After months of controversy, the Carter administration has indicated it will probably nominate a third, white, male lawyer backed by Sen. Harry F. Byrd Jr. (Ind.-Va.) for a federal judgeship in Virginia, a Byrd aide said yesterday.

Attorney General Griffin B. Bell told Byrd earlier this week that J. Harry Michael Jr., a Charlottesville lawyer and state senator, "probably would be nominated" to a new federal judgeship in the western judicial district of Virginia, according to Byrd's administrative assistant, Jack If. Davis.

Last December, President Carter threatened to leave four newly established federal judgeships in Virginia vacant unless Byrd altered his list of 10 white male nominees to include blacks and women. Since then, however, Carter has nominated two of Byrd's candidates, Richard L. Williams and James P. Jones, for federal judgeships.

Justice Department and White House officials said yesterday that they could not confirm that Michael would be named to a judgeship, although they acknowledged that Bell had talked with Byrd. It was also unclear whether Carter would nominate a Byrd candidate or would instead choose a black or female nominee for the fourth judgeship.

Byrd has refused to revise his two lists of judicial nominees, noting that they were recommended by special panels he created to select candidates. By setting up these citizens' commissions, Byrd said, he "did precisely what the president asked me to do." Davis said yesterday that Byrd was pleased that Michael appeared to be in line for a judgeship.

The judgeship dispute between Byrd and Carter has also led to a Senate Judiciary Committee stalemate. The Committee, headed by Sen Edward M. Kennedy (D-Mass.) must confirm judicial appointments, but it has refused to act on the two Byrd-backed Virginia nominees so far. A committee source said yesterday, however, that hearings may be scheduled after Congress returns from its August recess, even if no black or female candidate is nominated.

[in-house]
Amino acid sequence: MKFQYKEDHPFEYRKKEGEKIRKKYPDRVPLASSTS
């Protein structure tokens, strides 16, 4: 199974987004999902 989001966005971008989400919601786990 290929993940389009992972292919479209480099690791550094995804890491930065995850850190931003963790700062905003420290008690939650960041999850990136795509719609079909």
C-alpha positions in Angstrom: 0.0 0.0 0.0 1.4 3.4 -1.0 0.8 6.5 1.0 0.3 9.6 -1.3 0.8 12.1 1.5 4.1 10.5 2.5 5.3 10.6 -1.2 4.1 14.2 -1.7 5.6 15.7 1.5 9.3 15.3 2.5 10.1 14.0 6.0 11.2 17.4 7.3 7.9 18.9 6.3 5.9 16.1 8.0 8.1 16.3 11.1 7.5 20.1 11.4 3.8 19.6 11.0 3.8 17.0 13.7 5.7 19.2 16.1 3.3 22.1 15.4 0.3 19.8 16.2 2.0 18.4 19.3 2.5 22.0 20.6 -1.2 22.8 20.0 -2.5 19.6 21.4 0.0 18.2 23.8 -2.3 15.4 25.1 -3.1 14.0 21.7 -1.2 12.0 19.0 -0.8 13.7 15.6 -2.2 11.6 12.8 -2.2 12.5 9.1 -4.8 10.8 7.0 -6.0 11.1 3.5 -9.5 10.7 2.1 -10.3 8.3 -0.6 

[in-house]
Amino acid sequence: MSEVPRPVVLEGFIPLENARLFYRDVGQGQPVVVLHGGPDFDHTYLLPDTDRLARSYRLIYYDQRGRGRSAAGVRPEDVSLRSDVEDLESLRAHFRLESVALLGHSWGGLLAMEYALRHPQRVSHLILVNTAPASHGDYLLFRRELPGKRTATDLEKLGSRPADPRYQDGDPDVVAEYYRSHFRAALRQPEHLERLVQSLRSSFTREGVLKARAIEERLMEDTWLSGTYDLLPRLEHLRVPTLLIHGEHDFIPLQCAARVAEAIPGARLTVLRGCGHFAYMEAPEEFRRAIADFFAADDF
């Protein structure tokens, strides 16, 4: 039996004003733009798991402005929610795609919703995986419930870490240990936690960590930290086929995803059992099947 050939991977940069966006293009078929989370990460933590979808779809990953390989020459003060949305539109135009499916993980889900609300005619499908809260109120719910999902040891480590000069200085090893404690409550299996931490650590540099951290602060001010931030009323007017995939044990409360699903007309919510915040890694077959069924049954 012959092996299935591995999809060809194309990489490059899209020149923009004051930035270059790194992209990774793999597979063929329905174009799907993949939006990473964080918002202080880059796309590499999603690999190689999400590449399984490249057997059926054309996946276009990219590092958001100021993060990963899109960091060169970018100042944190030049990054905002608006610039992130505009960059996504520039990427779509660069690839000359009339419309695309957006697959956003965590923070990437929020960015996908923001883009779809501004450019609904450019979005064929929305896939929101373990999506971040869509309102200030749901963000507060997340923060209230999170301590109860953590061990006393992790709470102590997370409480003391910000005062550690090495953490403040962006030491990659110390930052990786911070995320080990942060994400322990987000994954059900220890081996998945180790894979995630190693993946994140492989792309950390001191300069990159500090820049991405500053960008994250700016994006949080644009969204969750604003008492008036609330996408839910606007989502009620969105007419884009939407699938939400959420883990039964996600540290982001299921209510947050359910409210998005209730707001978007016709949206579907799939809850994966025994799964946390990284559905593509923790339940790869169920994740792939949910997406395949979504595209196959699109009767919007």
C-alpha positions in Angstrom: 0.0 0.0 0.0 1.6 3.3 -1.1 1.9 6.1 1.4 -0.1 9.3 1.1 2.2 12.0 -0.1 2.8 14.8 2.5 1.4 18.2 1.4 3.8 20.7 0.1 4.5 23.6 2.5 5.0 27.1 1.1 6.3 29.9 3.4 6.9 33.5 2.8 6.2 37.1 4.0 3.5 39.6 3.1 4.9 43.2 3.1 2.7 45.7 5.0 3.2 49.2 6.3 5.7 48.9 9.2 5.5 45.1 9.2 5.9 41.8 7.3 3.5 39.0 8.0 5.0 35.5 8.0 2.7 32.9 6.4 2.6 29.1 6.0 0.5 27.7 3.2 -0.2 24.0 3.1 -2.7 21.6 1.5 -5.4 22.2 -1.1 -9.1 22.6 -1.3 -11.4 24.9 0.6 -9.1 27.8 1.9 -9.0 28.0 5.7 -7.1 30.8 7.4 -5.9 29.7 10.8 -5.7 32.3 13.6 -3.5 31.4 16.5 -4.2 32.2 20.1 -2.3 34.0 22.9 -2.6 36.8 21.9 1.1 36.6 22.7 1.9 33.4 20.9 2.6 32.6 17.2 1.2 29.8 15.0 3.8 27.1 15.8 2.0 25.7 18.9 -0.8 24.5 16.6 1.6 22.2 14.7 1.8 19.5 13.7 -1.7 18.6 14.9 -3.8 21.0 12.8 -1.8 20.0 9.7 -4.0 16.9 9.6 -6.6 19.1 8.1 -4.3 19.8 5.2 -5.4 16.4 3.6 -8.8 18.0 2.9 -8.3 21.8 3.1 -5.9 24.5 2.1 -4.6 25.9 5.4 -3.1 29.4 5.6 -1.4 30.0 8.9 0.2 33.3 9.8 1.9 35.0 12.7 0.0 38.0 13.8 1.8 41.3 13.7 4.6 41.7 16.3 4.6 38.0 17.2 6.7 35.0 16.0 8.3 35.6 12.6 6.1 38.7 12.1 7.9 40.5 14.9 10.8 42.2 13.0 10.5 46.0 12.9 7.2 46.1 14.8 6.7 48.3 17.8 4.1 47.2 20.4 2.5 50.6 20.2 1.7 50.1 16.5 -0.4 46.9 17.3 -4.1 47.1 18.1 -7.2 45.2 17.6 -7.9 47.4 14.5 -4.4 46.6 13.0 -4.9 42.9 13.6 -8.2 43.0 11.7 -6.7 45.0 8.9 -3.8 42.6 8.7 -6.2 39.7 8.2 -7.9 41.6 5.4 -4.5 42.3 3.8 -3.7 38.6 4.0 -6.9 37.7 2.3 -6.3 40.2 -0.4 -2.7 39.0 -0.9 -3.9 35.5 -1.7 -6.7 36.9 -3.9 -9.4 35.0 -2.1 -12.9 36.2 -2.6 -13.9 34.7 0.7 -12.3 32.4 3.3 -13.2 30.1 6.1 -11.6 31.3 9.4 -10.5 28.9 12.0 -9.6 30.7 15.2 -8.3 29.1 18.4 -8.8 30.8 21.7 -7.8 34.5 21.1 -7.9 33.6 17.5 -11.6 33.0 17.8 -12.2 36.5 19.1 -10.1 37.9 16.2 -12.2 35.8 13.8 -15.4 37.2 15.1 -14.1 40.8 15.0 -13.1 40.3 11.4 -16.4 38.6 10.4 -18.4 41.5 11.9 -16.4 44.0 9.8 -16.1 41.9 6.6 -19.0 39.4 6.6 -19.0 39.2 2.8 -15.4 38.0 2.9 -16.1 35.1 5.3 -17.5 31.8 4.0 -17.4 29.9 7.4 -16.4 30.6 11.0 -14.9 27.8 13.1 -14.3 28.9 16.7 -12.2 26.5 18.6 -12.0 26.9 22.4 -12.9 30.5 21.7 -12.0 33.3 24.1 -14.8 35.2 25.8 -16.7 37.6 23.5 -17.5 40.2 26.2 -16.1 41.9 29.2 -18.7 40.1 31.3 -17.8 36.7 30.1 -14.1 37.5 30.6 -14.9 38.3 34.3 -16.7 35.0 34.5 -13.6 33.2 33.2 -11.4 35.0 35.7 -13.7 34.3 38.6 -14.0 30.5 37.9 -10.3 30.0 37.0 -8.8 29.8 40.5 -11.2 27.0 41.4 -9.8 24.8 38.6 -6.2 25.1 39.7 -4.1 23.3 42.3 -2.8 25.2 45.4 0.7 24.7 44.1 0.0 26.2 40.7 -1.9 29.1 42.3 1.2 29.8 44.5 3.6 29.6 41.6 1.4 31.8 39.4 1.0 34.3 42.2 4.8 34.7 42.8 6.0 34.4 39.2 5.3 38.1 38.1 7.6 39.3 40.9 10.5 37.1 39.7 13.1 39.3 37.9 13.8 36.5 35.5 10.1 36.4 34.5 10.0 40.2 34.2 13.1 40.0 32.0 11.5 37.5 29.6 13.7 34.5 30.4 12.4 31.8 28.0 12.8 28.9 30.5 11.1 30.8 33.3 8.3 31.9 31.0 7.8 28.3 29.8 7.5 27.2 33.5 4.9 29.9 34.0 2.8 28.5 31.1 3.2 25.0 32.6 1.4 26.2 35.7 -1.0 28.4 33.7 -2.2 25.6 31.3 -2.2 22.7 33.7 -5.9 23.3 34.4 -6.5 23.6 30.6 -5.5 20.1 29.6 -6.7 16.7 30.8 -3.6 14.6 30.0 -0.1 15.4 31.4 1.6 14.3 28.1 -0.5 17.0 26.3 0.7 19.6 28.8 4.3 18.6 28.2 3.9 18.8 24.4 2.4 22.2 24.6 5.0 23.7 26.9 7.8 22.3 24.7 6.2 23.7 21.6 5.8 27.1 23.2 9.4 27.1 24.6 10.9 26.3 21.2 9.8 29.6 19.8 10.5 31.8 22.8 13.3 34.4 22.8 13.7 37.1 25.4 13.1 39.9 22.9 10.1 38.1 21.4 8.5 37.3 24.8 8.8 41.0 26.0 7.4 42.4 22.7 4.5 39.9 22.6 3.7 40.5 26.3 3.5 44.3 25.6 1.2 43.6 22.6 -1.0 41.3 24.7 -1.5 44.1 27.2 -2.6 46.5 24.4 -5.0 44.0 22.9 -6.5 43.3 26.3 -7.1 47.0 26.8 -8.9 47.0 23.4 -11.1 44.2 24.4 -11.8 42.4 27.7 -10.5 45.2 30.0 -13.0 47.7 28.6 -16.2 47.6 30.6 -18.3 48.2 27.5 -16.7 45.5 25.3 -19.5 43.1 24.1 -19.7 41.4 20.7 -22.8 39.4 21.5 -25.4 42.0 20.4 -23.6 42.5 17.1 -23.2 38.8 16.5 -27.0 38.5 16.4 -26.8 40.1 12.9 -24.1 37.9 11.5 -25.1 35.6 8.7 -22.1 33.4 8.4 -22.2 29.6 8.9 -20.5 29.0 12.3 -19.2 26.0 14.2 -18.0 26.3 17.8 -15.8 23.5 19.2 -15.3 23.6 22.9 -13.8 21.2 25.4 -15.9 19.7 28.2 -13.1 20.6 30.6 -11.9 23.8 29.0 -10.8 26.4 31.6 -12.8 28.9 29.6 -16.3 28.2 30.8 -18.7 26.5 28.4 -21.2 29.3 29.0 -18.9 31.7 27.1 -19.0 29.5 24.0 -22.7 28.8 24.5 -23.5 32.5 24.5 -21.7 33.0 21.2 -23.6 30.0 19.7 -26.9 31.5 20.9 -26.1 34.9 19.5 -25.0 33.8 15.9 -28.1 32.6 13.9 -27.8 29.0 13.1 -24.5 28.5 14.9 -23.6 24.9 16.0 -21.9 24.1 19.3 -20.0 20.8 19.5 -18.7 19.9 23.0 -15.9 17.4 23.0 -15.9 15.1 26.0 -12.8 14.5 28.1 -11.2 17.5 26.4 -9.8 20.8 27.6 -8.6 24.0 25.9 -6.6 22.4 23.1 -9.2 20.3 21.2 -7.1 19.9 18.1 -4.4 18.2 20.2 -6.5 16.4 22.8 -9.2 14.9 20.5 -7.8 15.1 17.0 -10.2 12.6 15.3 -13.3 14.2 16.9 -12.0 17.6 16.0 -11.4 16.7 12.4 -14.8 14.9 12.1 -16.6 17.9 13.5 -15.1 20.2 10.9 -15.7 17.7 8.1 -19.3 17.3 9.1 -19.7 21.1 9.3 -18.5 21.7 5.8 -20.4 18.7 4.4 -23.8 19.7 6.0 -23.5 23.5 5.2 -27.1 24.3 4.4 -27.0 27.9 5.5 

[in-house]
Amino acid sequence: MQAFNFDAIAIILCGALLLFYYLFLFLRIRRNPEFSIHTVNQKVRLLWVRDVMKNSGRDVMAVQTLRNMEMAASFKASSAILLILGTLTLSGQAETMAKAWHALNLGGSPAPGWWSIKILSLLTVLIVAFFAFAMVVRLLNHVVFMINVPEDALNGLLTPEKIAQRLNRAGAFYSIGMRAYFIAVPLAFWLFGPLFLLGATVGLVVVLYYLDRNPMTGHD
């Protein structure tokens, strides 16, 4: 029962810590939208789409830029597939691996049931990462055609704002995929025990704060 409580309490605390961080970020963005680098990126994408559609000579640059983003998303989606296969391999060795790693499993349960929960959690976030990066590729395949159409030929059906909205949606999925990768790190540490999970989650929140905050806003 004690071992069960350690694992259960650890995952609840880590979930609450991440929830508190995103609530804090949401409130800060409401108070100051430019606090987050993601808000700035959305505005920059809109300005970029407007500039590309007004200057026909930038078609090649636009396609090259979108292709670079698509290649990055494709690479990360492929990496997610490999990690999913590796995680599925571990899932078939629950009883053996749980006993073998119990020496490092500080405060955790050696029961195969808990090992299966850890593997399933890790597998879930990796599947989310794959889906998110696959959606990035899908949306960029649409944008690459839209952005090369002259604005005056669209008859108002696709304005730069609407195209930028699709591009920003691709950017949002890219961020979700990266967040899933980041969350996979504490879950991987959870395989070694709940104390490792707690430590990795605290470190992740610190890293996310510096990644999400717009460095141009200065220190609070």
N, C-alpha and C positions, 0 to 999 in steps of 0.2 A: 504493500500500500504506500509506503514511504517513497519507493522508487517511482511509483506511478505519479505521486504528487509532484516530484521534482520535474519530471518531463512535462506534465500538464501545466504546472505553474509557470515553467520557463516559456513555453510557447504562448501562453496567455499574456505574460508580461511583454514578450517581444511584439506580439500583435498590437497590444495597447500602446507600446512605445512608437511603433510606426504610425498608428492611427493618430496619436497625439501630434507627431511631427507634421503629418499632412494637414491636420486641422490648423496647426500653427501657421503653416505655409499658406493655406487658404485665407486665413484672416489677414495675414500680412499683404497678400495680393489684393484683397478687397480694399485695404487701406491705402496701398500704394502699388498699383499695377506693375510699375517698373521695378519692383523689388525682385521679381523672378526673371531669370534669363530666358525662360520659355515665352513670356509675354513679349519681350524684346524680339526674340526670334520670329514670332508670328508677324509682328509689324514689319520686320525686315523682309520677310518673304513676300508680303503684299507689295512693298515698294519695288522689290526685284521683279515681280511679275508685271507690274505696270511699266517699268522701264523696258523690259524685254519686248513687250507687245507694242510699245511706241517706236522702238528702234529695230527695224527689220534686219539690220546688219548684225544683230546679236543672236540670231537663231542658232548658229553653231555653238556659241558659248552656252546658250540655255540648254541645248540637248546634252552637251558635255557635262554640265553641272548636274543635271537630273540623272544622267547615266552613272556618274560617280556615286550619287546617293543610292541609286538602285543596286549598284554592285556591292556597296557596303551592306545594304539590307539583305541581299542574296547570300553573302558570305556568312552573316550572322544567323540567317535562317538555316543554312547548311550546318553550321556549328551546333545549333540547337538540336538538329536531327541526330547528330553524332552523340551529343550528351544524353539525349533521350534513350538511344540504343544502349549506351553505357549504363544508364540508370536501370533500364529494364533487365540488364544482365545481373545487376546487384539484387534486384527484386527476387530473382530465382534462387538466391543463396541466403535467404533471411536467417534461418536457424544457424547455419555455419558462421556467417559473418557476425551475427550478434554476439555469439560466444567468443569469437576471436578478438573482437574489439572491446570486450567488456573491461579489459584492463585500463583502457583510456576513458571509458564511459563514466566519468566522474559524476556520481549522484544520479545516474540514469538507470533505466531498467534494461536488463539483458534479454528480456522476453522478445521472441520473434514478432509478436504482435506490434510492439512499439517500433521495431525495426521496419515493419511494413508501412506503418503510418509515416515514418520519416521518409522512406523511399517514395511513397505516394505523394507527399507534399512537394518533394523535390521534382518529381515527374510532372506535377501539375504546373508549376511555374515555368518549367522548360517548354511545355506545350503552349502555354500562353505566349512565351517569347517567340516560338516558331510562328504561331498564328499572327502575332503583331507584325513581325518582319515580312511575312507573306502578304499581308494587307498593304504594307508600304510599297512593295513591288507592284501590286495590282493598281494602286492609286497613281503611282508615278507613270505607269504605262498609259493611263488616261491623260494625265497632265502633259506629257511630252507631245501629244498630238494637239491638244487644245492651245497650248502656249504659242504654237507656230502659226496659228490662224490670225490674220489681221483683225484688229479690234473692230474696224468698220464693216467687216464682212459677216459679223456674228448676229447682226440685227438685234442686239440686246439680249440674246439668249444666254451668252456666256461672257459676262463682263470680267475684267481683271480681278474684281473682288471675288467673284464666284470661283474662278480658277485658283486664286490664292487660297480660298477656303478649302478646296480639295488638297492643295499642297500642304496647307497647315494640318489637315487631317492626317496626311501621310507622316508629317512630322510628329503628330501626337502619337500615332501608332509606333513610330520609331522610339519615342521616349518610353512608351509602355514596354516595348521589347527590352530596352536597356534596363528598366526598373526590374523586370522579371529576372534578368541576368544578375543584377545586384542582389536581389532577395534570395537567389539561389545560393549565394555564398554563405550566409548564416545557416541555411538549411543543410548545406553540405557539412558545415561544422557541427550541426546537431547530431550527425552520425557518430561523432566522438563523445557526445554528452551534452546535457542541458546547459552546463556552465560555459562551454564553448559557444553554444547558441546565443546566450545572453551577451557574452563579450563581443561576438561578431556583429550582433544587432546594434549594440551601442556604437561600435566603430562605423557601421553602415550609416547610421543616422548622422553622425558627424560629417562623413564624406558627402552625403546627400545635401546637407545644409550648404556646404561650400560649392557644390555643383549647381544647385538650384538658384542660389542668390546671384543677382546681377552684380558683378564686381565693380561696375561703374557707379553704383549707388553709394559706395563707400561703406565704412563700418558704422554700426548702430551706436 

Michael, 60, said yesterday that he had not been notified by the Justice Department or the White House that he might be selected for a judgeship, although he had heard rumors that a decision was imminent.

A partner in a Charlottesville law firm, Michael has been a state senator since 1968 and has been active in Democratic Party politics. He is unopposed for reelection this year in a senate district that includes Charlottesville and five neighboring counties.

The prospect that Michael might be appointed to the federal bench drew mixed reactions in Charlottesville legal circles yesterday, with some praising him as highly respected and scholarly and others questioning his qualifications for a judgeship.

"I should think he'd have judicial temperament," said A.E. Dick Howard, a University of Virginia law professor who specializes in constitutional law. "He would be stable and even tempered as a judge."

Michael, who has practiced law in Charlottesville since 1946, holds a bachelor of science and a law degree from the University of Virginia. He is a former president of the Charlottesville-area bar association and former vice president of the Virginia State Bar Association. He was a Charlottesville school board member for 12 years. CAPTION: Picture, J. HARRY MICHAEL . . . up for federal judgeship